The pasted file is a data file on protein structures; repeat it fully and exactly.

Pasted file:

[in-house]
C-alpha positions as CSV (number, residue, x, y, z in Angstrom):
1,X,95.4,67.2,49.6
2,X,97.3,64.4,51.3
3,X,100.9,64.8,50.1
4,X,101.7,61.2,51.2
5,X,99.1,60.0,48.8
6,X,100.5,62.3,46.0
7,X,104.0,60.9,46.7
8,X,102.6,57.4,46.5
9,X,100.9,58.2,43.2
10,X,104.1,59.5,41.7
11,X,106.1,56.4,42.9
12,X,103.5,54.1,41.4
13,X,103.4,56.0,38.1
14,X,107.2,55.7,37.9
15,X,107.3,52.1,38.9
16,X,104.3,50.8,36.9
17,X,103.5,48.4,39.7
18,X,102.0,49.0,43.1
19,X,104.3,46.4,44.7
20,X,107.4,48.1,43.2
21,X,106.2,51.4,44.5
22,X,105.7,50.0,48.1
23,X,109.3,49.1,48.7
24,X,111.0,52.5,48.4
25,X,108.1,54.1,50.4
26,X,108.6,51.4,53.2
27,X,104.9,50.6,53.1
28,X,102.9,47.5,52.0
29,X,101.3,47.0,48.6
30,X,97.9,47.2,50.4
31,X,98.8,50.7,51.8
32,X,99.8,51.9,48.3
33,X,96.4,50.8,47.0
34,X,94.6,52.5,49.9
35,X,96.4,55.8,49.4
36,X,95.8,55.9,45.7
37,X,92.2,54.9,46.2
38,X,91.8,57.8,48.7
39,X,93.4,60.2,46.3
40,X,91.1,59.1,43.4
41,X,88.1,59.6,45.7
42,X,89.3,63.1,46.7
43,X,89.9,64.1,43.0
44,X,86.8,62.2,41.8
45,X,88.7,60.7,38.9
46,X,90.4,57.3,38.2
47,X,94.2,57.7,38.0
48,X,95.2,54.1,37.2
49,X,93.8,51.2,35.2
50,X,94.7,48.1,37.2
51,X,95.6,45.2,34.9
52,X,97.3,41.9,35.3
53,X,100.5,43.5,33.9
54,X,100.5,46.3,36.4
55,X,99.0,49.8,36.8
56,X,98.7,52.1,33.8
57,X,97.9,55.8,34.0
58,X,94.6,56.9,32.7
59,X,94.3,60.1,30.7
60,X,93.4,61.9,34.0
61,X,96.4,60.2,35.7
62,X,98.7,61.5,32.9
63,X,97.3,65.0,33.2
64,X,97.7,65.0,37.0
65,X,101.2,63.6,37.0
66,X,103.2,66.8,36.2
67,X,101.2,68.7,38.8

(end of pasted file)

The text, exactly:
[in-house]
C-alpha positions as CSV (number, residue, x, y, z in Angstrom):
1,X,95.4,67.2,49.6
2,X,97.3,64.4,51.3
3,X,100.9,64.8,50.1
4,X,101.7,61.2,51.2
5,X,99.1,60.0,48.8
6,X,100.5,62.3,46.0
7,X,104.0,60.9,46.7
8,X,102.6,57.4,46.5
9,X,100.9,58.2,43.2
10,X,104.1,59.5,41.7
11,X,106.1,56.4,42.9
12,X,103.5,54.1,41.4
13,X,103.4,56.0,38.1
14,X,107.2,55.7,37.9
15,X,107.3,52.1,38.9
16,X,104.3,50.8,36.9
17,X,103.5,48.4,39.7
18,X,102.0,49.0,43.1
19,X,104.3,46.4,44.7
20,X,107.4,48.1,43.2
21,X,106.2,51.4,44.5
22,X,105.7,50.0,48.1
23,X,109.3,49.1,48.7
24,X,111.0,52.5,48.4
25,X,108.1,54.1,50.4
26,X,108.6,51.4,53.2
27,X,104.9,50.6,53.1
28,X,102.9,47.5,52.0
29,X,101.3,47.0,48.6
30,X,97.9,47.2,50.4
31,X,98.8,50.7,51.8
32,X,99.8,51.9,48.3
33,X,96.4,50.8,47.0
34,X,94.6,52.5,49.9
35,X,96.4,55.8,49.4
36,X,95.8,55.9,45.7
37,X,92.2,54.9,46.2
38,X,91.8,57.8,48.7
39,X,93.4,60.2,46.3
40,X,91.1,59.1,43.4
41,X,88.1,59.6,45.7
42,X,89.3,63.1,46.7
43,X,89.9,64.1,43.0
44,X,86.8,62.2,41.8
45,X,88.7,60.7,38.9
46,X,90.4,57.3,38.2
47,X,94.2,57.7,38.0
48,X,95.2,54.1,37.2
49,X,93.8,51.2,35.2
50,X,94.7,48.1,37.2
51,X,95.6,45.2,34.9
52,X,97.3,41.9,35.3
53,X,100.5,43.5,33.9
54,X,100.5,46.3,36.4
55,X,99.0,49.8,36.8
56,X,98.7,52.1,33.8
57,X,97.9,55.8,34.0
58,X,94.6,56.9,32.7
59,X,94.3,60.1,30.7
60,X,93.4,61.9,34.0
61,X,96.4,60.2,35.7
62,X,98.7,61.5,32.9
63,X,97.3,65.0,33.2
64,X,97.7,65.0,37.0
65,X,101.2,63.6,37.0
66,X,103.2,66.8,36.2
67,X,101.2,68.7,38.8